The other three of them certainly did know, Ron the second angriest among them.  The angriest was Tom Pike, the singer in a punk rock band called Starving Young Anarchists, who could be set off by a discussion about anything.  “Hey!” he said, banging his fist against his knee.  “Fucking America has fallen!  This isn’t America!  This is . . . like . . .” (he reached out and took the joint.  He took a long drag, held it, then finished his thought while smoke curled out, panting in a breathless grunt) . . . it’s Nazi Germany!”


“Yeah.”  This was Ron’s contribution to the discussion, at least up to that point.  On Monday, September 10, Ron finally got into it, enraged by a conversation with his mother earlier that day, standing up in English 254 (“The Radical Novel since World War II”), following the professor’s lead, condemning the President, finally finishing up a broken, thirty-second rant met with anticipation followed by disappointment, with the standard “I’m moving to Canada!”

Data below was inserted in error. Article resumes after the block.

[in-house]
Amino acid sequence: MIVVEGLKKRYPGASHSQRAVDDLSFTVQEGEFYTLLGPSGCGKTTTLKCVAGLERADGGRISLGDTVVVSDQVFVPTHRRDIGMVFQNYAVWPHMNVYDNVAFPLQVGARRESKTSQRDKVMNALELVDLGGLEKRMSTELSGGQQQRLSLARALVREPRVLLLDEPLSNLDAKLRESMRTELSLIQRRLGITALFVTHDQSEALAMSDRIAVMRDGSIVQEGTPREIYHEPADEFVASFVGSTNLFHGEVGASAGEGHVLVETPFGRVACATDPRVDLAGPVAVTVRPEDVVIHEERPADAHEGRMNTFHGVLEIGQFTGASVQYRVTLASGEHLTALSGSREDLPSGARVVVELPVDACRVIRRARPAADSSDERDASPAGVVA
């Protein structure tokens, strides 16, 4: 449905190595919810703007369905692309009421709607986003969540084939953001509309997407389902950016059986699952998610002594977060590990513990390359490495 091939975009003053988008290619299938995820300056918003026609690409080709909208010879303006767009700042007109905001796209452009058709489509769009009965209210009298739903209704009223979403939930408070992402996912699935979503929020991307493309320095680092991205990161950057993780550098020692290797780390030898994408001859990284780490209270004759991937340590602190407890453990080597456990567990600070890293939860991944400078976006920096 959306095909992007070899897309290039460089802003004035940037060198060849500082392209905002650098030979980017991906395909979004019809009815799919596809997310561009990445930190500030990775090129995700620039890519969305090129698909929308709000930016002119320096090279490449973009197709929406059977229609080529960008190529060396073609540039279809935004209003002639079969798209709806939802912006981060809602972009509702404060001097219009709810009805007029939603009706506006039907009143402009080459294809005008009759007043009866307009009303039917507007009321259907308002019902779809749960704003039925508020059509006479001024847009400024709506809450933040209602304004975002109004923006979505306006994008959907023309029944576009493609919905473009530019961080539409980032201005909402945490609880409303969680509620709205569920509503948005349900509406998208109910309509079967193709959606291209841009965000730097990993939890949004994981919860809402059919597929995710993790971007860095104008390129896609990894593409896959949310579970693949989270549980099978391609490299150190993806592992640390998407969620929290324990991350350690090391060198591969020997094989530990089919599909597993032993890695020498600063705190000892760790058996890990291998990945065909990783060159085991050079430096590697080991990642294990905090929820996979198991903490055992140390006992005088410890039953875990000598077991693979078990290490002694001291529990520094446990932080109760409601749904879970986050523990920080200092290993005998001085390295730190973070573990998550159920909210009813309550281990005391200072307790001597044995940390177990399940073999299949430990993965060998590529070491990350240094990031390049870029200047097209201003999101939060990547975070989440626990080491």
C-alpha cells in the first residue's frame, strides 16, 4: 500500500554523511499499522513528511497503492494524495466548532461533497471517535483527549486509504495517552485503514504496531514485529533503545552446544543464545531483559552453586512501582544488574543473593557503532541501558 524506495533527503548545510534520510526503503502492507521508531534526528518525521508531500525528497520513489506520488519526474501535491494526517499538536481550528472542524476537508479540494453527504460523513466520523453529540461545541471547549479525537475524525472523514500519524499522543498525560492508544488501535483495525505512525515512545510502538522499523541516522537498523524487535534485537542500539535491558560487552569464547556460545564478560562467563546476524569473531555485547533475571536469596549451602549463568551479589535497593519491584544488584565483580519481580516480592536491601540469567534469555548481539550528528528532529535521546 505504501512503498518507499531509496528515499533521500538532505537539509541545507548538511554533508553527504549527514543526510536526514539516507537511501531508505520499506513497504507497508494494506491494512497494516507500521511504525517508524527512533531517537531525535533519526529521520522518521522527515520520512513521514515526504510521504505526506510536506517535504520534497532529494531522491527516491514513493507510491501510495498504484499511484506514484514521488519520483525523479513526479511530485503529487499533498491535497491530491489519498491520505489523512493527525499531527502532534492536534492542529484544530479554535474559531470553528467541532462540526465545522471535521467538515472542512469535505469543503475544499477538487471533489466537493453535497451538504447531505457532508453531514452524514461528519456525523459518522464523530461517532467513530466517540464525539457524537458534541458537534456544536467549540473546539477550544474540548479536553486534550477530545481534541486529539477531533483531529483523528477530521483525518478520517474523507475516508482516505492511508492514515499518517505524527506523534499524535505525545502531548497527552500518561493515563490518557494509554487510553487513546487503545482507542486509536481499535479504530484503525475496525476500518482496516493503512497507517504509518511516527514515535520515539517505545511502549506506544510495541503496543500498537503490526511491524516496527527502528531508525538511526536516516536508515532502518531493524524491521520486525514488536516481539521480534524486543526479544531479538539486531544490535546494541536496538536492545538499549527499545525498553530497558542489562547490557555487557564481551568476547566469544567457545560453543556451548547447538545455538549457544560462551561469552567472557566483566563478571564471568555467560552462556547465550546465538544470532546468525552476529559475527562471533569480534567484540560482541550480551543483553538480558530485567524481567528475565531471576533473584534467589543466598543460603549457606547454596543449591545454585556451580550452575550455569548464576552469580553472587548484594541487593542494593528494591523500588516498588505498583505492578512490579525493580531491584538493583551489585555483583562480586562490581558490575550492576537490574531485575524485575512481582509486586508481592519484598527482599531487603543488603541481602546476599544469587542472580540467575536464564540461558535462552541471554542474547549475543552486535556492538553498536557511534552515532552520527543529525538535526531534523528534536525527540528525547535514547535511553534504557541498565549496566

Sixteen years later Ron was married to Briana, and they had two children, Ulysses and Persephone, aged fourteen and eleven.  Ron (now “Ronald,” a more adult name for a grown-up) was working as a middle school Social Studies teacher, while Briana made her way as an elementary school guidance counselor.  Both of them–all four of them–were extremely unhappy, and yet they had no legitimate outlet for their rage.  All of that changed when Hillary Clinton somehow lost the election.